Electromagnetic Interference (EMI) is any signal or emission, radiated in free space or
conducted along power or signal leads, that endangers the functioning of a radio
navigation or other safety service or seriously degrades, obstructs, or repeatedly
interrupts a licensed radio communications service. Radio communications services
include but are not limited to AM/FM commercial broadcast, television, cellular
services, radar, air-traffic control, pager, and Personal Communication Services (PCS).
These licensed services, along with unintentional radiators such as digital devices,
including computer systems, contribute to the electromagnetic environment.
Electromagnetic Compatibility (EMC) is the ability of items of electronic equipment to
function properly together in the electronic environment. While this computer system
has been designed and determined to be compliant with regulatory agency limits for
EMI, there is no guarantee that interference will not occur in a particular installation. If
this equipment does cause interference with radio communications services, which
can be determined by turning the equipment off and on, you are encouraged to try to
correct the interference by one or more of the following measures:
Reorient the receiving antenna.
Relocate the computer with respect to the receiver.
Move the computer away from the receiver.
Plug the computer into a different outlet so that the computer and the receiver
are on different branch circuits.
If necessary, consult a Technical Support representative of Dell Computer Corporation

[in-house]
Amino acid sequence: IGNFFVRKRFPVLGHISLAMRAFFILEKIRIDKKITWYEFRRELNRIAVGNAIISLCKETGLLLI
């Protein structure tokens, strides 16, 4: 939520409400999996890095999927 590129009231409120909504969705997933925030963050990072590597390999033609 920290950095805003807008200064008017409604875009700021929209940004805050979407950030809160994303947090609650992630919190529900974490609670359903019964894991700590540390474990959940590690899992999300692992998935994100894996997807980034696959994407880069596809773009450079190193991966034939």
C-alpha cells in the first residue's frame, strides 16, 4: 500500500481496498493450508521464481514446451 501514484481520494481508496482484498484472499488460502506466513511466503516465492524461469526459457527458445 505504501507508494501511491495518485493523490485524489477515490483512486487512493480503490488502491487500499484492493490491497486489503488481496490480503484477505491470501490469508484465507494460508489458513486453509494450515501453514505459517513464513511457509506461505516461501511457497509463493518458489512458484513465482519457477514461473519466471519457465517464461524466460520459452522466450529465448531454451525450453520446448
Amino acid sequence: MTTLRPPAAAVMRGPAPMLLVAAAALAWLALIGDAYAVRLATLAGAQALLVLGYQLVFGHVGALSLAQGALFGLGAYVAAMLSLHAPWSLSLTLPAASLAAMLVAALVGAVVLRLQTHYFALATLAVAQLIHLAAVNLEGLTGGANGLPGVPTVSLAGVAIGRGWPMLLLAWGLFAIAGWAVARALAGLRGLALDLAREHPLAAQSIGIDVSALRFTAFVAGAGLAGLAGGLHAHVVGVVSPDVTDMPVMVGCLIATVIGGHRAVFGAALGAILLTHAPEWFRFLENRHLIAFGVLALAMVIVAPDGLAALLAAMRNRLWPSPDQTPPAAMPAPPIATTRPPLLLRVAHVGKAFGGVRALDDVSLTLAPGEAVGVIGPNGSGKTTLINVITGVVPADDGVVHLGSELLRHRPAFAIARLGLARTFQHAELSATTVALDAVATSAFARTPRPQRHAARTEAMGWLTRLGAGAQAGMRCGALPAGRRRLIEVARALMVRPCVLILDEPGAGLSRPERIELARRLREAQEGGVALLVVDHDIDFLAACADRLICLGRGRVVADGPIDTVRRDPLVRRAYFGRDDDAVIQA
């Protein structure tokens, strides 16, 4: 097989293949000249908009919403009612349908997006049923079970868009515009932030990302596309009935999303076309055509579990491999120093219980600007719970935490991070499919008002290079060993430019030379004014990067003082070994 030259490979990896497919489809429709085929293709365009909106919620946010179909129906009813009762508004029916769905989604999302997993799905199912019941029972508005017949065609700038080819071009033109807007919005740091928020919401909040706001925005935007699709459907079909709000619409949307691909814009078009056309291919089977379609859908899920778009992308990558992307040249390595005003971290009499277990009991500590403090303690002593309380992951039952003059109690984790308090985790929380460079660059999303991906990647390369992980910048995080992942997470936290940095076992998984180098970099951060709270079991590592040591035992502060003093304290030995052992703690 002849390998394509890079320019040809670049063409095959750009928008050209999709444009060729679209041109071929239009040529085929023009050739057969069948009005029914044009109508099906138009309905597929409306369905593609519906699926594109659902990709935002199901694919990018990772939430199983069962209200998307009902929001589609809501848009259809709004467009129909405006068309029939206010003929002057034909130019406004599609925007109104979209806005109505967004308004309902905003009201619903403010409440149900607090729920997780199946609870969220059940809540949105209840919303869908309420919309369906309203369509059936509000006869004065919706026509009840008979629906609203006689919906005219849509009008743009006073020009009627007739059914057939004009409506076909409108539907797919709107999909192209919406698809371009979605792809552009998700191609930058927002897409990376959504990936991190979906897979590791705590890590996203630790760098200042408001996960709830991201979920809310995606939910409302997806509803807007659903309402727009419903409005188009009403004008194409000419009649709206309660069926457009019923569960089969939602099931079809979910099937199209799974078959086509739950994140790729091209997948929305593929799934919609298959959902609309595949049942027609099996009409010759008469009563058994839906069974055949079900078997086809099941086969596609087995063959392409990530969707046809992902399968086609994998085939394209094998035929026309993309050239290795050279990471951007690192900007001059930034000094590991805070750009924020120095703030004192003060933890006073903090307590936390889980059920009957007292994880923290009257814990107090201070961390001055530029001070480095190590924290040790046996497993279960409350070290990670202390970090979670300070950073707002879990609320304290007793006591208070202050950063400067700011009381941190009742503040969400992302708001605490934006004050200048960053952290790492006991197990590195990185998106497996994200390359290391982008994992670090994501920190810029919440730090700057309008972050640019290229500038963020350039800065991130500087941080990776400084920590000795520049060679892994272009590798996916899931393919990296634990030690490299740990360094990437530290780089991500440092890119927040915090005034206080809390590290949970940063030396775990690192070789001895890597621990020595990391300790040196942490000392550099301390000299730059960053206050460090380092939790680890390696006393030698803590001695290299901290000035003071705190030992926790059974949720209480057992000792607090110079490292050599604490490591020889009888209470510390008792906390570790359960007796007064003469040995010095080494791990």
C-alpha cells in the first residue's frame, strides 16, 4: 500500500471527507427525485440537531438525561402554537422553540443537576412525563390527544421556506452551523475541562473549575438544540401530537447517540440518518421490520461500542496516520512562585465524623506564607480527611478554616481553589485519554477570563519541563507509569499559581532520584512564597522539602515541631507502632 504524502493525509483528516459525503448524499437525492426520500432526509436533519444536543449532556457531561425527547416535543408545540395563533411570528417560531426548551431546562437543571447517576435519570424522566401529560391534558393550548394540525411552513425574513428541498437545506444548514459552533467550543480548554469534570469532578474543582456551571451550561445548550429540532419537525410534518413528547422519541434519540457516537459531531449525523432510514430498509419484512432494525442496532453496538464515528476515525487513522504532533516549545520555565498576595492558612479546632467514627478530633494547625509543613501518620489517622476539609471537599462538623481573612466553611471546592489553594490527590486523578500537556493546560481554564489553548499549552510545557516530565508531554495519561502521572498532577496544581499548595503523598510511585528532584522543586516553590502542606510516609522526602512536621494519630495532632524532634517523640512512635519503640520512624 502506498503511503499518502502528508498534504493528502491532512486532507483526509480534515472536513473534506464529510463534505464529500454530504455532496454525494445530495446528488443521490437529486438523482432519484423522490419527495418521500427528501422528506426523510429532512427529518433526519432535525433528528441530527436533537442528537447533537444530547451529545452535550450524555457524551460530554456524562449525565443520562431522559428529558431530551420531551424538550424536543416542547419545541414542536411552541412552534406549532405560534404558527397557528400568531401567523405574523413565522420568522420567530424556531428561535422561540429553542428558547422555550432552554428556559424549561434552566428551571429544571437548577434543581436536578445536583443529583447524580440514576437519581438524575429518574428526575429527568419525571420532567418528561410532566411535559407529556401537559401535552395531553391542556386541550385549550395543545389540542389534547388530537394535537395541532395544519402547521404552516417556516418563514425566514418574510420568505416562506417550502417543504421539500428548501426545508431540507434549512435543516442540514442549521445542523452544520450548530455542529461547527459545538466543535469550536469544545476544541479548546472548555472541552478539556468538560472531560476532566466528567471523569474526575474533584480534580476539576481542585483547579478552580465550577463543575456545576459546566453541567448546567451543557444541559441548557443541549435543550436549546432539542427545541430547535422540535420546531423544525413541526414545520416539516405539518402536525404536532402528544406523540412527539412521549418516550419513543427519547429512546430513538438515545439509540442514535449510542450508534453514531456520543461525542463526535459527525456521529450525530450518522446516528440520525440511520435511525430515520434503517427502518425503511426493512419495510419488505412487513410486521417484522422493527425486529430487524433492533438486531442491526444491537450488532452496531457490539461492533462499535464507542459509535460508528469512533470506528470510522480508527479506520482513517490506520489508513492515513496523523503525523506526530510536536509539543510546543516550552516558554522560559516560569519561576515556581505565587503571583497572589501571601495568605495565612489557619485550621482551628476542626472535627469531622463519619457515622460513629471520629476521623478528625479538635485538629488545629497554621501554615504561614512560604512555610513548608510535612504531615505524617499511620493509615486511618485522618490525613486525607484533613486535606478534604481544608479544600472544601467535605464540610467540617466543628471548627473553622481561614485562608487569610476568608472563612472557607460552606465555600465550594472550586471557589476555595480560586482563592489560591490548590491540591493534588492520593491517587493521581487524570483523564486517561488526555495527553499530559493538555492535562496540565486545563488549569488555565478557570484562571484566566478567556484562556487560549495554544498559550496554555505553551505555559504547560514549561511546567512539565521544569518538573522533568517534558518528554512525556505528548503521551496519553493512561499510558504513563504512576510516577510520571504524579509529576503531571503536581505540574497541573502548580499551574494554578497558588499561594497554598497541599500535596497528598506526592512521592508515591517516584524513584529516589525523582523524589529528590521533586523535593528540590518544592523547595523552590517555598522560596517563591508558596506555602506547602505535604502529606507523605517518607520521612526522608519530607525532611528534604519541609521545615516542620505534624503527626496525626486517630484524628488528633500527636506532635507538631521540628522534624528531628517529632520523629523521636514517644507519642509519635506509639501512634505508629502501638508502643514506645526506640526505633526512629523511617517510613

or an experienced radio/television technician for additional suggestions. You may find
the FCC Interference Handbook, 1986, to be helpful. It is available from the U.S.
Government Printing Office, Washington, DC 20402, Stock No. 004-000-00450-7 or
on the World Wide Web at http://www.fcc.gov/Bureaus/Compliance/WWW/
Dell computer systems are designed, tested, and classified for their intended
electromagnetic environment. These electromagnetic environment classifications
generally refer to the following harmonized definitions:
Class A is typically for business or industrial environments.
Class B is typically for residential environments.
Information Technology Equipment (ITE), including peripherals, expansion cards,
printers, input/output (I/O) devices, monitors, and so on, that are integrated into
or connected to the system should match the electromagnetic environment
classification of the computer system.
A Notice About Shielded Signal Cables: Use only shielded cables for
connecting peripherals to any Dell device to reduce the possibility of
interference with radio communications services. Using shielded cables
ensures that you maintain the appropriate EMC classification for the
intended environment. For parallel printers, a cable is available from
Dell Computer Corporation. If you prefer, you can order a cable from
Dell Inspiron Advanced Port Replicator User's Guide